Antiquarian Anabaptist

Apologetics from an Anabaptist perspective

Keep it authentic

Love thy neighbour as thyself

This means to love your neighbour because God has given you a love for him. Don’t try to love your neighbour because you know you should and hope that pretending to love will cause genuine love to spring up in your heart. The better way is to get down on your knees and ask God to show you what is preventing you from truly loving your neighbour. Be prepared for Him to reveal some ugly baggage that you have been carrying and be willing to throw it overboard. This doesn’t guarantee that your neighbour will love you in return, but it removes the obstacles that you have placed in his way.

By love serve one another

We sing “They’ll know we are Christians by our love” and think we mean it. The words above are a test of whether we really do. Do we really want what is best for our brother or sister? No doubt we really want them to believe we do. But if we try to serve our brother or sister in the way that we think will be best for them without inconveniencing ourselves too much, it will be phony. And they will know that it is phony. The motivation for serving another must come from God – and it generally involves a sacrifice of some kind on our part. True God-given love makes that sacrifice seem totally worthwhile without giving us a feeling of pride for the good that we have done. It’s all about our brother or sister, not about us.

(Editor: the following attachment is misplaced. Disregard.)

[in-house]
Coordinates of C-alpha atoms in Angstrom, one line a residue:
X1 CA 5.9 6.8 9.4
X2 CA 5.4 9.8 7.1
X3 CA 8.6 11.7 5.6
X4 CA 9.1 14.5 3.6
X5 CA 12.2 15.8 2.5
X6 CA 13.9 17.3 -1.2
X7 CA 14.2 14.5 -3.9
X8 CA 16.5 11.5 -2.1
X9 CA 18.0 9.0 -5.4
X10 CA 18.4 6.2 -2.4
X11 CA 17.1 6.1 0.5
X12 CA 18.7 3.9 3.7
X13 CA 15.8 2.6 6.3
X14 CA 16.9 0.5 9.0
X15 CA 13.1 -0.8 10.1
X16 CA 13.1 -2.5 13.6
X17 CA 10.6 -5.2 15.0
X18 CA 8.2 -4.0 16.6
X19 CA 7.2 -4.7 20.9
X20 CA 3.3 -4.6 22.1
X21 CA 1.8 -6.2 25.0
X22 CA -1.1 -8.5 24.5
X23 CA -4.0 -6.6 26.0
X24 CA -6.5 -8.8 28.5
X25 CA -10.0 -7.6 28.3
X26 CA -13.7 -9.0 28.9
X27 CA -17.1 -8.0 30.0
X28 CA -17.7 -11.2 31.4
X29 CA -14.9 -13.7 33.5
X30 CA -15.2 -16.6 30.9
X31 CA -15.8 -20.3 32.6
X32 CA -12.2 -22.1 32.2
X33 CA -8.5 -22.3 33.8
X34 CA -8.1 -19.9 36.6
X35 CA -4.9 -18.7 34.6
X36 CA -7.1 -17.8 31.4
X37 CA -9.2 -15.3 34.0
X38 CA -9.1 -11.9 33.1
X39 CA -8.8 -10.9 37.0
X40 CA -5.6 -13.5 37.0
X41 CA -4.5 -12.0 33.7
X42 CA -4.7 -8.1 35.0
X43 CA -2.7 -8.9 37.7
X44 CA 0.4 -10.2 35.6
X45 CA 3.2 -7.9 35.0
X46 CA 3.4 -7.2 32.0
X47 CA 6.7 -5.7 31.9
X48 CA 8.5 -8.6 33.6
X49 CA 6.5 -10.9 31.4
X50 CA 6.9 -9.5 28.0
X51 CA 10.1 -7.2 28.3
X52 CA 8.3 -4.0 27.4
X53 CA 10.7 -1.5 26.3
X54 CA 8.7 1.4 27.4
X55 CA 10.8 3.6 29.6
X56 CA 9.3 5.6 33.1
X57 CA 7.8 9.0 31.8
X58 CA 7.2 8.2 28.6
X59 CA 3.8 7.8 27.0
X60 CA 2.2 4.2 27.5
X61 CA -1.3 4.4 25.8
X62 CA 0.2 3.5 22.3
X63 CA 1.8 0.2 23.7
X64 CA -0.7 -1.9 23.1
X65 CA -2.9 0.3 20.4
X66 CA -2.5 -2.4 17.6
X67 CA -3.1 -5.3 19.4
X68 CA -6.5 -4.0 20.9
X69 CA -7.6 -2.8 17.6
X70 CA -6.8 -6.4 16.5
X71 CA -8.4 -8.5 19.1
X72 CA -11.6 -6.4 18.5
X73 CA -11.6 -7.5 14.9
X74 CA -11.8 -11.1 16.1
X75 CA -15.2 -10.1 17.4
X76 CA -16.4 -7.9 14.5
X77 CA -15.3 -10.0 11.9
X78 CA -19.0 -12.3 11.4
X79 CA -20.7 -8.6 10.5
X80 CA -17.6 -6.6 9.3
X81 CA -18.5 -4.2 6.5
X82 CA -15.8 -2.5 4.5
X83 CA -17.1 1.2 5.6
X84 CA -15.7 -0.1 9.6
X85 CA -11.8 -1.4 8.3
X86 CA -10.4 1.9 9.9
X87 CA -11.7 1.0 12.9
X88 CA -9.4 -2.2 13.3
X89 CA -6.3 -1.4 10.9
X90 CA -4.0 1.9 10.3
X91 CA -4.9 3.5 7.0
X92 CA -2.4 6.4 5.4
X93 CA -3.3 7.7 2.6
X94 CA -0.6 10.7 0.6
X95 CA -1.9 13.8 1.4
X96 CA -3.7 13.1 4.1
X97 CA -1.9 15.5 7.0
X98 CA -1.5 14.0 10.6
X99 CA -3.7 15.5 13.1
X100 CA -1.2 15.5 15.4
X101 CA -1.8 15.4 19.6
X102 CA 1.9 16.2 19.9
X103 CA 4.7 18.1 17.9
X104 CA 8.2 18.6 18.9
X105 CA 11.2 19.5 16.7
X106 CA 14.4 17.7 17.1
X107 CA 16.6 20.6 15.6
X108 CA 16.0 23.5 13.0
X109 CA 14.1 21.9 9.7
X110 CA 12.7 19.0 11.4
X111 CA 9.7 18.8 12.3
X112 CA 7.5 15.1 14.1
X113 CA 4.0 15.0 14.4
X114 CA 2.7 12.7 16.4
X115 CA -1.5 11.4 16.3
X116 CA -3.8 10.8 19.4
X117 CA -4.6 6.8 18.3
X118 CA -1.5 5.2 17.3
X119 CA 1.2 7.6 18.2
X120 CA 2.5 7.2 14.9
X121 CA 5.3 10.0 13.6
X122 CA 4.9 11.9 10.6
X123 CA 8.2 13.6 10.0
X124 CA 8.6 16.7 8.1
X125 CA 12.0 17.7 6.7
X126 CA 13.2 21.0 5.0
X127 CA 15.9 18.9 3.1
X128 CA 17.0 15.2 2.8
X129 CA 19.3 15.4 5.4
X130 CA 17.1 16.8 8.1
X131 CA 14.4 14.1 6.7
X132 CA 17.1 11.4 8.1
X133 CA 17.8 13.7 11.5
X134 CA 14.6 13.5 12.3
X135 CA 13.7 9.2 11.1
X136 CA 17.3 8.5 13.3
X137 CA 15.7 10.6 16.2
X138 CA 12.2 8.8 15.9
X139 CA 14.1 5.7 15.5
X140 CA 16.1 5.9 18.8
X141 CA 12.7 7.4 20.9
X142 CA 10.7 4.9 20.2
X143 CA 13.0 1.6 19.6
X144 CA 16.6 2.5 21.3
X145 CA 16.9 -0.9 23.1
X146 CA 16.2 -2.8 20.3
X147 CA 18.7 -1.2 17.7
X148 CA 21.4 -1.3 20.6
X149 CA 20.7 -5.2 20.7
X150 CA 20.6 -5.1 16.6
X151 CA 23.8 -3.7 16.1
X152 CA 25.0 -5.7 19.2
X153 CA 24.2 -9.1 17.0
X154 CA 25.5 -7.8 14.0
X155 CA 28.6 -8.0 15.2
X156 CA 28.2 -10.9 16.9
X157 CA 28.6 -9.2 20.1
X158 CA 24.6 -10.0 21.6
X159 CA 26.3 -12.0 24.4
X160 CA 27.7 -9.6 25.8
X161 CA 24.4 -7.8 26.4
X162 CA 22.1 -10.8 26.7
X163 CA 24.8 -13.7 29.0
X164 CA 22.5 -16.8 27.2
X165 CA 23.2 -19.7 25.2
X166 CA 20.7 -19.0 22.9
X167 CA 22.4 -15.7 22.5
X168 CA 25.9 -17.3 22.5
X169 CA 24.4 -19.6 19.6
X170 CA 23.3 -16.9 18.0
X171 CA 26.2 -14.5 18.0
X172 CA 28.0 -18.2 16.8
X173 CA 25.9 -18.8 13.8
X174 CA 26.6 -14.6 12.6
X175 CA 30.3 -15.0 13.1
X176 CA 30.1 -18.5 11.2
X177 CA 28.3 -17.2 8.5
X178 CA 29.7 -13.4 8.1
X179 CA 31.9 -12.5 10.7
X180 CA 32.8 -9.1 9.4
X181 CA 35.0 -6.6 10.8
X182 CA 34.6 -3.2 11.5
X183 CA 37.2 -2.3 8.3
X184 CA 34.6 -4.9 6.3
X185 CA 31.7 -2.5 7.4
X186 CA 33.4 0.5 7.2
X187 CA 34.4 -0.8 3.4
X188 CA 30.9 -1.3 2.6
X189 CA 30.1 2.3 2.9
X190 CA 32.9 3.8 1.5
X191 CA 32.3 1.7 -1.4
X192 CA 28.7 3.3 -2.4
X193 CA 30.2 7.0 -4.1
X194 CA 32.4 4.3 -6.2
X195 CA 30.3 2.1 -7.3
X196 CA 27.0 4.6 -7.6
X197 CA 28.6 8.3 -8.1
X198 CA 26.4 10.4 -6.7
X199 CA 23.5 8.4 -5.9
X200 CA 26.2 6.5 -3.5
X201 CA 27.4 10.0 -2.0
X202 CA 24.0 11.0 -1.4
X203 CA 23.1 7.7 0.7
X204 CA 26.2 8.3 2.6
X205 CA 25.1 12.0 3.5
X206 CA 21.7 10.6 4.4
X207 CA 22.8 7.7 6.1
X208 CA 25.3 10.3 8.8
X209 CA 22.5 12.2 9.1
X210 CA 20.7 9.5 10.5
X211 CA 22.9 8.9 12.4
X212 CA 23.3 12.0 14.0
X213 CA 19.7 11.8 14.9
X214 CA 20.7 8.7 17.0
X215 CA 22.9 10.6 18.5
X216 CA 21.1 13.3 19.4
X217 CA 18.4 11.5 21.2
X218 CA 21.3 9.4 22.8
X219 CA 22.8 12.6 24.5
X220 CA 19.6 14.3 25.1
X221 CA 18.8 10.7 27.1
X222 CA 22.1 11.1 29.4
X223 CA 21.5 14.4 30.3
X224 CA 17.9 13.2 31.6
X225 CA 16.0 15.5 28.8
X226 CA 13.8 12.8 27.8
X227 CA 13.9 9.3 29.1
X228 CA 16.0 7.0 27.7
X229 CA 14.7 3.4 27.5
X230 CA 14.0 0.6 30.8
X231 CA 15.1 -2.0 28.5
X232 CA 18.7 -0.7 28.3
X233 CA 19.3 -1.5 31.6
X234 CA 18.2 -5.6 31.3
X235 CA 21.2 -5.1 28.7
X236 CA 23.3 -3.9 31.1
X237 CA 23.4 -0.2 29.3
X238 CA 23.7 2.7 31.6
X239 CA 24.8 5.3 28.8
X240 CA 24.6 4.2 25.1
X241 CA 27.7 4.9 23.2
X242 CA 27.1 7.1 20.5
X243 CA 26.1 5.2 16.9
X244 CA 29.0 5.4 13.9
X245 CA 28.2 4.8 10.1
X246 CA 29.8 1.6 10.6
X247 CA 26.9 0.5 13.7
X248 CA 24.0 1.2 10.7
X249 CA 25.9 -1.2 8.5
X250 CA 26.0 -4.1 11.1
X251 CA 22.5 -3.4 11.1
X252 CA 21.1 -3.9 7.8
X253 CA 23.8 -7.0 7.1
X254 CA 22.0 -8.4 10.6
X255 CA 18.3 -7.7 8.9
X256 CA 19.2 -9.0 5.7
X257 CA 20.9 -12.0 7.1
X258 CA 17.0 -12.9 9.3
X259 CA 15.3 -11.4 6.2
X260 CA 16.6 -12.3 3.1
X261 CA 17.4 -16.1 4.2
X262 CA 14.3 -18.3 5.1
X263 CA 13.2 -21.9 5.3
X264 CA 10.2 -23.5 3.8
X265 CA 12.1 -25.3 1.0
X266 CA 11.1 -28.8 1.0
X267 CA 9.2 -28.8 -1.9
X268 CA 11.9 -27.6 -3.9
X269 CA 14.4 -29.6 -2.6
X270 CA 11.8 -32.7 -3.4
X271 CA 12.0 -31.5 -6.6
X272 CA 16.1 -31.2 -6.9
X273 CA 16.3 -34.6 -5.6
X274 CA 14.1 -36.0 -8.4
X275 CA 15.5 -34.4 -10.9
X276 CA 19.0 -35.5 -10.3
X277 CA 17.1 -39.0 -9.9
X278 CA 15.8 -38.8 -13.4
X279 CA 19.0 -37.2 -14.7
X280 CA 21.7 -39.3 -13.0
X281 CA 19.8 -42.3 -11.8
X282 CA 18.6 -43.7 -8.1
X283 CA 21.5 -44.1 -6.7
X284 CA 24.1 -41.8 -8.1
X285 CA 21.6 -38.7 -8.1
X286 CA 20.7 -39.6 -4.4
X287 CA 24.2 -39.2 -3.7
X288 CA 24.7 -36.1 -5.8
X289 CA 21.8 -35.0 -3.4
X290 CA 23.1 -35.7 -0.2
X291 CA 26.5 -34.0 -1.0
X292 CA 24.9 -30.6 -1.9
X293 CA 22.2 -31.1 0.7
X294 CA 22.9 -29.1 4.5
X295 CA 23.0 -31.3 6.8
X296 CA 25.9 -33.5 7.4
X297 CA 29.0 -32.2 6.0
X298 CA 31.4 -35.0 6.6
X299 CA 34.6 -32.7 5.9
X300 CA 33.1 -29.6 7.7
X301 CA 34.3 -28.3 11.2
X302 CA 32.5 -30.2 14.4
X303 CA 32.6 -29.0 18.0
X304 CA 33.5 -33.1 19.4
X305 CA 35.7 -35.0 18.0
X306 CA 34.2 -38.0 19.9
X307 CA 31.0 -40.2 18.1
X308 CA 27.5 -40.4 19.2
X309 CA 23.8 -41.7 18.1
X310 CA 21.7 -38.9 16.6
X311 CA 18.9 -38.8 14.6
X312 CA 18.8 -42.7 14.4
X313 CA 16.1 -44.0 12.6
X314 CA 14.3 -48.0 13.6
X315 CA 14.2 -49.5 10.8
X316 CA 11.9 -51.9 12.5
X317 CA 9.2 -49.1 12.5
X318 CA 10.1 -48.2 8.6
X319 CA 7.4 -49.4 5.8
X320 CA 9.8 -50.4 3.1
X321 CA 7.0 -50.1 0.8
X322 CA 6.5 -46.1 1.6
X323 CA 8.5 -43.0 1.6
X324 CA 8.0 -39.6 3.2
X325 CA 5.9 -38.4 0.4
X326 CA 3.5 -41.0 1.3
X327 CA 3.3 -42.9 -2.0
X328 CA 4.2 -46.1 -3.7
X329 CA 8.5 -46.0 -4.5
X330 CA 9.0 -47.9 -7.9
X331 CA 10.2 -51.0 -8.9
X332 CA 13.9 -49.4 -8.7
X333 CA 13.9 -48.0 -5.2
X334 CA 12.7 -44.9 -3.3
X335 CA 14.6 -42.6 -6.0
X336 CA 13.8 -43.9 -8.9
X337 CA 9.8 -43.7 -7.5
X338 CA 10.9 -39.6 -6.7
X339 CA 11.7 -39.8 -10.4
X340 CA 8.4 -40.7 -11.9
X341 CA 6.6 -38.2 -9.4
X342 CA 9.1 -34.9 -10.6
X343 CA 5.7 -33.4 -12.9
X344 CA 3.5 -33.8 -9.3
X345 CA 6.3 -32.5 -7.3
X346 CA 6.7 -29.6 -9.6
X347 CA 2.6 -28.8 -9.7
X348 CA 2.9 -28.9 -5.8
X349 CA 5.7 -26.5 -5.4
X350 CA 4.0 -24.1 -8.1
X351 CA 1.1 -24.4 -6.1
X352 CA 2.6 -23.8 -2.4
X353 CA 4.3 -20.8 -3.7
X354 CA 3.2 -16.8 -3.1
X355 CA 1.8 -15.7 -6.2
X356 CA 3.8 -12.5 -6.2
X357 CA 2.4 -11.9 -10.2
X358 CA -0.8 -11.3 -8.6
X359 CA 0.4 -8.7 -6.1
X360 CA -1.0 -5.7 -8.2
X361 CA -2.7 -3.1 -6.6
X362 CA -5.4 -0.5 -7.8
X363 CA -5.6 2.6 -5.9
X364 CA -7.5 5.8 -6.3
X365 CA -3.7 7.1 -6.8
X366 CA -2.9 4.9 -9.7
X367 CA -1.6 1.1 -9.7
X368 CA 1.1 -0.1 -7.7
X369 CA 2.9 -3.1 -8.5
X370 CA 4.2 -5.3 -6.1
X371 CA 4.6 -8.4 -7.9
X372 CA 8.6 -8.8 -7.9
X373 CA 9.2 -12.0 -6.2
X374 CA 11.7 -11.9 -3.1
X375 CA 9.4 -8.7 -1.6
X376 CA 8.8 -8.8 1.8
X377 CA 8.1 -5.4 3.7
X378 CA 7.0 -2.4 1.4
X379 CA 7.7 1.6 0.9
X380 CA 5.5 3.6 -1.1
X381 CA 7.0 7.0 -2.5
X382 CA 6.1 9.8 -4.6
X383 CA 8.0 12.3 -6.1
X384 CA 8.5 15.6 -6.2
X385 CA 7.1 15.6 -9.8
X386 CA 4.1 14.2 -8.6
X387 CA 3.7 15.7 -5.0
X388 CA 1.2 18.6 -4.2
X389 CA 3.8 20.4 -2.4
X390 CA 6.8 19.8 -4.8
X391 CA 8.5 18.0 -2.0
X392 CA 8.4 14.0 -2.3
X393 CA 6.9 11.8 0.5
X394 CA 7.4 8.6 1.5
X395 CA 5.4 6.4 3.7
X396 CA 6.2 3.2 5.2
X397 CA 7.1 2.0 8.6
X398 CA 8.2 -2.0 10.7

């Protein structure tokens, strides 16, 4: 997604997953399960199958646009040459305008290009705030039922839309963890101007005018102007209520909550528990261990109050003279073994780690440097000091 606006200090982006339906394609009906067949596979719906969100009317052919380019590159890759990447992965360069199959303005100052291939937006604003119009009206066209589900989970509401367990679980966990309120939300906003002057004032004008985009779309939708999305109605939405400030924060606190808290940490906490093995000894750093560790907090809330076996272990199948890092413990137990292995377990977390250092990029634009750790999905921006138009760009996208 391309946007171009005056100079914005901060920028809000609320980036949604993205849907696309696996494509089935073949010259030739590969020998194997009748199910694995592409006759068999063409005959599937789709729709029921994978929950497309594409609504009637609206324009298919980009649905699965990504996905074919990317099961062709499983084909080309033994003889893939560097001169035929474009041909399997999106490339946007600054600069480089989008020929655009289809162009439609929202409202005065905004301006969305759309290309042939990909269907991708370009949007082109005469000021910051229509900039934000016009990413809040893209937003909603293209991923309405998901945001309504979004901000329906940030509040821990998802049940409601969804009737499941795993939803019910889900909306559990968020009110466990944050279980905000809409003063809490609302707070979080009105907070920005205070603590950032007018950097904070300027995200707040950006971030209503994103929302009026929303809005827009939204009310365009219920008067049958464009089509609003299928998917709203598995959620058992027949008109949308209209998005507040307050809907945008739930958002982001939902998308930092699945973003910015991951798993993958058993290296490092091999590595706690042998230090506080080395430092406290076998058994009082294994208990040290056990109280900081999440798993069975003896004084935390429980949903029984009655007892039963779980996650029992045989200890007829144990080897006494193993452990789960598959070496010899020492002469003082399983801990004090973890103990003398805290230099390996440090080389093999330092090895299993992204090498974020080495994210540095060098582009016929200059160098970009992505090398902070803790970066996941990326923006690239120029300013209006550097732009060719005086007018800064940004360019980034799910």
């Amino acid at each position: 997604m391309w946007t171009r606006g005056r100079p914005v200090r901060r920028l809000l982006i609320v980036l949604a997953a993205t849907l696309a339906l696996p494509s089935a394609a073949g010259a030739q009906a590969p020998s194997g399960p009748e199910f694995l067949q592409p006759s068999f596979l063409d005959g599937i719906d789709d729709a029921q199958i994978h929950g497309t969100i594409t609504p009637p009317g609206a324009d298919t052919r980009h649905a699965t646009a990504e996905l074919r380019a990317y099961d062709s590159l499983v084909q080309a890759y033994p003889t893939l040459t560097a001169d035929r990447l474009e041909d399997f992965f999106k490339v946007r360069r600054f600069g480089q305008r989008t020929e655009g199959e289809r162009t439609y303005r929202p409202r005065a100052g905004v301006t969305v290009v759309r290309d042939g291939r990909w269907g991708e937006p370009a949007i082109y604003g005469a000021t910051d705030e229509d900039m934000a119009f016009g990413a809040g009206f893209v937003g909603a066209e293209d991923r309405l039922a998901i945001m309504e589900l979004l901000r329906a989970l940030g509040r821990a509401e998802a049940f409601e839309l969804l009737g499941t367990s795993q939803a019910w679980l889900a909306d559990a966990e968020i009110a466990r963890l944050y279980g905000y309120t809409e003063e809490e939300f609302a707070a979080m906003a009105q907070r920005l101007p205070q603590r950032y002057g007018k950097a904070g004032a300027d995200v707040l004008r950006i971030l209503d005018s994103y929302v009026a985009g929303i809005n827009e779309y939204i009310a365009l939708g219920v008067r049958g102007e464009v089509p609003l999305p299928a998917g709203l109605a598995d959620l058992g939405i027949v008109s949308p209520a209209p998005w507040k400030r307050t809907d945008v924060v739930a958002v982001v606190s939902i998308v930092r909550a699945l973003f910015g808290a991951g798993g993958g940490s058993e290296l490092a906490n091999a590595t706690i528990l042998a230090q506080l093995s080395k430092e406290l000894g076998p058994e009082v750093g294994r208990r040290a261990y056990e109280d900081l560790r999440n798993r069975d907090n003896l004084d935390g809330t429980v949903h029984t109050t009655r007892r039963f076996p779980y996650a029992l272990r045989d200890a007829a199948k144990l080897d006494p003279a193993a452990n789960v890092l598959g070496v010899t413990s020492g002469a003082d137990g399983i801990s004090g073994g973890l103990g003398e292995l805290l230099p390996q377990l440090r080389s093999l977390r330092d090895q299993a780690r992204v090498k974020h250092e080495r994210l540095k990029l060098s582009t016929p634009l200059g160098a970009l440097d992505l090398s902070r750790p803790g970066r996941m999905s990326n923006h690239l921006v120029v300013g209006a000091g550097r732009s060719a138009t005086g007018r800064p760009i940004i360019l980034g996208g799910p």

Let each esteem other better than themselves

Ooh. This one cuts pretty close. We know we need to be humble. We are humble. Then why do we find it so easy to notice how our brother or sister is not as humble as we are?  We need to admit that humility is not something that we can do. It is a condition of the heart that comes from God. True humility is the Christian’s steel-toed work boot: it allows our brother to step on our toes and we don’t even feel it. It allows us to see the Spirit of Christ in our brothers and sisters and to see their admirable qualities, many of which we know we lack.

Authentic Christian faith is a matter that is between me and God alone. I cannot obtain it from my parents, my forefathers, doctrines and teachings, even though all may be genuinely Christian and spiritual and an encouragement to us as we follow our Lord. But faith can only come from God.

Some folks find such statements scary. If we base our faith solely upon our relationship with God, won’t that leave room for a lot of individualistic variations?

Doesn’t such a fear betray a lack of trust in God? Can’t we trust that our Father will want to draw His children together?

I believe there is room in God’s family for variations due to circumstances. Variations due to personal preferences are another matter. They may well indicate a relationship with God that is not very secure or stable.

Relying on outward forms to compel unity among Christians lessens our dependence upon God, our Father, and will eventually break down. Let’s keep our faith authentic.

Blessed are the pure in heart

Blessed are the pure in heart: for they shall see God.

Well, I have tried to keep myself pure. I read the Bible every day and hardly ever miss a church service. I have been married to the same woman for almost 47 years; it’s been at least 45 years since the last time I got drunk; I quit living in a cloud of cigar smoke about the same time – do you suppose there might be some connection between those three things?

But – Jesus was talking about the pure in heart. Do good things that I do prove that the thoughts and intents of my heart are pure?  Solomon asked: Who can say, I have made my heart clean, I am pure from my sin? The prophet Jeremiah said: The heart is deceitful above all things, and desperately wicked: who can know it?